6. Keep a Schedule. I decided that two days on, one day off, would be the best schedule for me. It worked well for motivation, with my family needs, and keeping my body going. Some days, I replace a run with a long walk with the family, but I'm active both days that I'm scheduled to run.

7. Join I love this site. It's a great tool for tracking progress, keeping to your schedule, sharing your activity, and keeping you motivated. I love seeing my stats go up (or down when it comes to pace). Mapping my runs has been helpful in deciding how far to go, where to go, and how good of a work out it will be or was.

Although keeping with it has been easier this time around, it's still a bit of a battle once I'm out on my runs. Here are my tips to having the best possible runs:

1. Take an ipod. I know, I know.....many of you are thinking, "Duh!". But it really is an important piece for my running success. It keeps your mind off of the run you are on, and makes the time pass much quicker. Also, make sure that the songs you have chosen are motivational to you, and will push you to go farther and faster. I realized that some of my song choices are too slow/just not motivational, and it made that run less successful.

2. Pick a specific place to run to. Break your run up into smaller runs in your mind. I tend to think, "Just get to the school.", then once there, I think, "Just get up the hill". I do this throughout my run to make it seem like less of a struggle. Each time you run, either try to run a little bit faster, cut out a break, or go a little bit farther. But don't wear yourself out! Don't over do it, because it will take longer to recover, ruining your hard work.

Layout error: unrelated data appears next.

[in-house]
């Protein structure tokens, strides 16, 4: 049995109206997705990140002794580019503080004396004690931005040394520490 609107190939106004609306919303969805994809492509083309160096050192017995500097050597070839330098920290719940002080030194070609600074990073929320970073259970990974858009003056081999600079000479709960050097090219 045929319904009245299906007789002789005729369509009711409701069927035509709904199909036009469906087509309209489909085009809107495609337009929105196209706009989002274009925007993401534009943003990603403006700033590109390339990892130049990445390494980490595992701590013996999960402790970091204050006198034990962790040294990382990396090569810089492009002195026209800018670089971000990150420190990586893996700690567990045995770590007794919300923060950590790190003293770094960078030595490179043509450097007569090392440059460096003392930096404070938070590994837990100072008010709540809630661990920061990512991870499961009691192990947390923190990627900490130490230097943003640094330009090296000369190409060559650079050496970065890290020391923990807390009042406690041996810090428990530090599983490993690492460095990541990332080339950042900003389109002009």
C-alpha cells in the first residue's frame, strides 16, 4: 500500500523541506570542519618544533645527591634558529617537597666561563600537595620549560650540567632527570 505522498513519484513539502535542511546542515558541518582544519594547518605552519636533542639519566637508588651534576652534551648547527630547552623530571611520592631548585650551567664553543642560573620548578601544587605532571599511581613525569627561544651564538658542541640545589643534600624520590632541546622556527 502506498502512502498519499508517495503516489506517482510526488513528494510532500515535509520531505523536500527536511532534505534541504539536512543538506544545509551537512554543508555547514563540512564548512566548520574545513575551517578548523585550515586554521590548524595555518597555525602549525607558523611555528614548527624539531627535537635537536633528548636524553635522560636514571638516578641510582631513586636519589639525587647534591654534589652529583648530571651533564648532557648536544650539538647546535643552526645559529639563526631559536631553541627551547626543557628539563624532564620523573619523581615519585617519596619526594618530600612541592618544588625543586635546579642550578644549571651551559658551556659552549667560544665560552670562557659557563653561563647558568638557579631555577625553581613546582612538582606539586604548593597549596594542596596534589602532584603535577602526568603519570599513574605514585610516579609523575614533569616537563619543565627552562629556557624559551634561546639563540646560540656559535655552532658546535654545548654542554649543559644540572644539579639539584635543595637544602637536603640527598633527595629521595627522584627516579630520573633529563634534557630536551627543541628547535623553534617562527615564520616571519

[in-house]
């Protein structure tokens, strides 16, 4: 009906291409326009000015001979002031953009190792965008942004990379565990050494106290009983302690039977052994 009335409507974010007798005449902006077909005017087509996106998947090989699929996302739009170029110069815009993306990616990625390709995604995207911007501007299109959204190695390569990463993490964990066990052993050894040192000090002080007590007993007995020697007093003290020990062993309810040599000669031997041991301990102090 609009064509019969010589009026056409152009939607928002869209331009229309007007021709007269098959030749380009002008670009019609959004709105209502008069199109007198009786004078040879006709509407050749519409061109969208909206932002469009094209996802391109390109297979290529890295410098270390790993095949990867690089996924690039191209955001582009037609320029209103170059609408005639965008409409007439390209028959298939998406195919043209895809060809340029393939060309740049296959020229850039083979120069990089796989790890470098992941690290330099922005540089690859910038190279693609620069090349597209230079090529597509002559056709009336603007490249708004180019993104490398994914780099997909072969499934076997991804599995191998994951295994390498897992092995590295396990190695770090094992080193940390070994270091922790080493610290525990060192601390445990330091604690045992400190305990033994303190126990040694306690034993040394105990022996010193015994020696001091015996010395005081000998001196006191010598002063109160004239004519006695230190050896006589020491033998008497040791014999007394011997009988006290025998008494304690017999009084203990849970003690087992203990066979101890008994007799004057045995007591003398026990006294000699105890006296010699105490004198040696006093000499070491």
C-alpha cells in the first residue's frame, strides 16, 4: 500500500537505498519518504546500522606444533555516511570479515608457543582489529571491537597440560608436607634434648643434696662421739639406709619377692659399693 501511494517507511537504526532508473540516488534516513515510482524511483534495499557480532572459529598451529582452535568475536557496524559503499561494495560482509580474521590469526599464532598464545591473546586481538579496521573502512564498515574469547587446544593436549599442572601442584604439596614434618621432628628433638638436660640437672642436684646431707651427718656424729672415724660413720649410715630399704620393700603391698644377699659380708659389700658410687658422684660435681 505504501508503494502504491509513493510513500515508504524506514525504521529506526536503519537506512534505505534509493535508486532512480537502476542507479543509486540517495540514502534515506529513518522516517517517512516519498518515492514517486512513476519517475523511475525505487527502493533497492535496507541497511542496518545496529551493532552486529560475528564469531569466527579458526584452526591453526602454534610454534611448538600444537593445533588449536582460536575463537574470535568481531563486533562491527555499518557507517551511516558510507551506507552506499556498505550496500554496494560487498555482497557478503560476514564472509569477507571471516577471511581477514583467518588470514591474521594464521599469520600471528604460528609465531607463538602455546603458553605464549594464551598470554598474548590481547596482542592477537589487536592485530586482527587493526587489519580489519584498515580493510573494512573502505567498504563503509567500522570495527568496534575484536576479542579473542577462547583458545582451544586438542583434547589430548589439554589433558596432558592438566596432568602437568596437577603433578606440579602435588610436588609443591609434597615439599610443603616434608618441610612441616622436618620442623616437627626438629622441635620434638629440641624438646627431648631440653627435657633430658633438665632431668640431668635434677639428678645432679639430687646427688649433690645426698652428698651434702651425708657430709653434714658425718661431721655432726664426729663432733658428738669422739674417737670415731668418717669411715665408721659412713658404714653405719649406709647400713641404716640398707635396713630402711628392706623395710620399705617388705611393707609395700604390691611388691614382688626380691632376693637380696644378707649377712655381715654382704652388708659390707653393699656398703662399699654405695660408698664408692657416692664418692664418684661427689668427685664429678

3. Look directly in front of you when you run. I try not to actually look ahead while running. I keep my focus on the ground in front of me. For me, this helps me to not think about the obstacles ahead, and I tend to not notice things like elevation change as much as if I were to see the hill coming from a mile away.

4. Drink a cup of water before, and several after your run. I only drink one cup before I go, because having to pee while you run is not fun and can shorten your distance considerably. However, it's important to stay hydrated, so stop for a drink if you need to, and definitely drink a lot when you are done.

5. Get the right equipment! Thanks to my running buddies, I have learned how important it is to have all of the right supplies to be a successful runner. Good shoes can fix almost any ache/pain and the wrong clothing can make your run extremely uncomfortable. This is where having running friends is so helpful! They can give you advice and suggestions of stores, brands, sizes, opinions, and other information needed to make an educated decision.

I will do my first official run in a few short weeks, and I'm so excited. I'm proud of myself for the progress I've made, and can't wait to see what I'm doing in a couple of months more!